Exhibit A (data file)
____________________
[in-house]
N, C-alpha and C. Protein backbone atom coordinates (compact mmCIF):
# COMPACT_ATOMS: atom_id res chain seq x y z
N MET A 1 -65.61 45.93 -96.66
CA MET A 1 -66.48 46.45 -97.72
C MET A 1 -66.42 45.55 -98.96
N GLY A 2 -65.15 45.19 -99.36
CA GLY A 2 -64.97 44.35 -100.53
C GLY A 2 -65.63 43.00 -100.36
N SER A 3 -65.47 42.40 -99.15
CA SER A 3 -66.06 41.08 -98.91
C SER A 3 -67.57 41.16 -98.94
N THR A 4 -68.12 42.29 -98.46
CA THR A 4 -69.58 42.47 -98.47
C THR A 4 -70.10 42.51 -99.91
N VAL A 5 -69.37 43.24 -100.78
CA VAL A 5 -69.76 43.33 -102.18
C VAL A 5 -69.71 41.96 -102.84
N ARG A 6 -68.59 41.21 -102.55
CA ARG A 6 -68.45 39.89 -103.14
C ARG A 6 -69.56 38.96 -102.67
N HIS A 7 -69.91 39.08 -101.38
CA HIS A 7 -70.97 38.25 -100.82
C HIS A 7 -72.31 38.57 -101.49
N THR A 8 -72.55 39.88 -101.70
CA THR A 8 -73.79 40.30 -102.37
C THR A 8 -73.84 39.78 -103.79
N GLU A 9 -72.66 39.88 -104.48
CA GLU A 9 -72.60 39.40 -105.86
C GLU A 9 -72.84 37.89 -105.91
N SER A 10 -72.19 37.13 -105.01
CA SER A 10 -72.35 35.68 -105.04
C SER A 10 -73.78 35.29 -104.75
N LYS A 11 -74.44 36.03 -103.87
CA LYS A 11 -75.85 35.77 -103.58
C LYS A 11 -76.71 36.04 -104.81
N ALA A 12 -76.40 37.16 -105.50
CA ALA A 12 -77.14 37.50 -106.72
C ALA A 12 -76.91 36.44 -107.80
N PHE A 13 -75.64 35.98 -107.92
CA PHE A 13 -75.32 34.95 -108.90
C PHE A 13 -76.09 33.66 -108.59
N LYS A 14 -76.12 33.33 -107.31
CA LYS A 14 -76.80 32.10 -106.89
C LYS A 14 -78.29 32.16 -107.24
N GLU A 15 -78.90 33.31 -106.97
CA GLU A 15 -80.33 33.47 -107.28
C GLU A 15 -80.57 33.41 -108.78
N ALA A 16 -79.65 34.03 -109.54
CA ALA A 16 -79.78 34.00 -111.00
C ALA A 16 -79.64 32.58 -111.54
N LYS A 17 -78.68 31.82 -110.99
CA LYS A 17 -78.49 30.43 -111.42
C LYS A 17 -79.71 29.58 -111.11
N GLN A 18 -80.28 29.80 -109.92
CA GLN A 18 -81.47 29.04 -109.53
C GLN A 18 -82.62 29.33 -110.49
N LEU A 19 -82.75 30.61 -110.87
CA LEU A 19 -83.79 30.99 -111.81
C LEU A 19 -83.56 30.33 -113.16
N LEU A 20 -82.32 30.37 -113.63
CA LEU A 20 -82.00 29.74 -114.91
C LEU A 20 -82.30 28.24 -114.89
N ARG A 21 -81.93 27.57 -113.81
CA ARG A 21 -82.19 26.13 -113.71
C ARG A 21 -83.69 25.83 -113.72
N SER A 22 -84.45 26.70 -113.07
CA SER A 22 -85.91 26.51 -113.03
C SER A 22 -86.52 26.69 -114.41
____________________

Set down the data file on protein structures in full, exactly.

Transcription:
[in-house]
N, C-alpha and C. Protein backbone atom coordinates (compact mmCIF):
# COMPACT_ATOMS: atom_id res chain seq x y z
N MET A 1 -65.61 45.93 -96.66
CA MET A 1 -66.48 46.45 -97.72
C MET A 1 -66.42 45.55 -98.96
N GLY A 2 -65.15 45.19 -99.36
CA GLY A 2 -64.97 44.35 -100.53
C GLY A 2 -65.63 43.00 -100.36
N SER A 3 -65.47 42.40 -99.15
CA SER A 3 -66.06 41.08 -98.91
C SER A 3 -67.57 41.16 -98.94
N THR A 4 -68.12 42.29 -98.46
CA THR A 4 -69.58 42.47 -98.47
C THR A 4 -70.10 42.51 -99.91
N VAL A 5 -69.37 43.24 -100.78
CA VAL A 5 -69.76 43.33 -102.18
C VAL A 5 -69.71 41.96 -102.84
N ARG A 6 -68.59 41.21 -102.55
CA ARG A 6 -68.45 39.89 -103.14
C ARG A 6 -69.56 38.96 -102.67
N HIS A 7 -69.91 39.08 -101.38
CA HIS A 7 -70.97 38.25 -100.82
C HIS A 7 -72.31 38.57 -101.49
N THR A 8 -72.55 39.88 -101.70
CA THR A 8 -73.79 40.30 -102.37
C THR A 8 -73.84 39.78 -103.79
N GLU A 9 -72.66 39.88 -104.48
CA GLU A 9 -72.60 39.40 -105.86
C GLU A 9 -72.84 37.89 -105.91
N SER A 10 -72.19 37.13 -105.01
CA SER A 10 -72.35 35.68 -105.04
C SER A 10 -73.78 35.29 -104.75
N LYS A 11 -74.44 36.03 -103.87
CA LYS A 11 -75.85 35.77 -103.58
C LYS A 11 -76.71 36.04 -104.81
N ALA A 12 -76.40 37.16 -105.50
CA ALA A 12 -77.14 37.50 -106.72
C ALA A 12 -76.91 36.44 -107.80
N PHE A 13 -75.64 35.98 -107.92
CA PHE A 13 -75.32 34.95 -108.90
C PHE A 13 -76.09 33.66 -108.59
N LYS A 14 -76.12 33.33 -107.31
CA LYS A 14 -76.80 32.10 -106.89
C LYS A 14 -78.29 32.16 -107.24
N GLU A 15 -78.90 33.31 -106.97
CA GLU A 15 -80.33 33.47 -107.28
C GLU A 15 -80.57 33.41 -108.78
N ALA A 16 -79.65 34.03 -109.54
CA ALA A 16 -79.78 34.00 -111.00
C ALA A 16 -79.64 32.58 -111.54
N LYS A 17 -78.68 31.82 -110.99
CA LYS A 17 -78.49 30.43 -111.42
C LYS A 17 -79.71 29.58 -111.11
N GLN A 18 -80.28 29.80 -109.92
CA GLN A 18 -81.47 29.04 -109.53
C GLN A 18 -82.62 29.33 -110.49
N LEU A 19 -82.75 30.61 -110.87
CA LEU A 19 -83.79 30.99 -111.81
C LEU A 19 -83.56 30.33 -113.16
N LEU A 20 -82.32 30.37 -113.63
CA LEU A 20 -82.00 29.74 -114.91
C LEU A 20 -82.30 28.24 -114.89
N ARG A 21 -81.93 27.57 -113.81
CA ARG A 21 -82.19 26.13 -113.71
C ARG A 21 -83.69 25.83 -113.72
N SER A 22 -84.45 26.70 -113.07
CA SER A 22 -85.91 26.51 -113.03
C SER A 22 -86.52 26.69 -114.41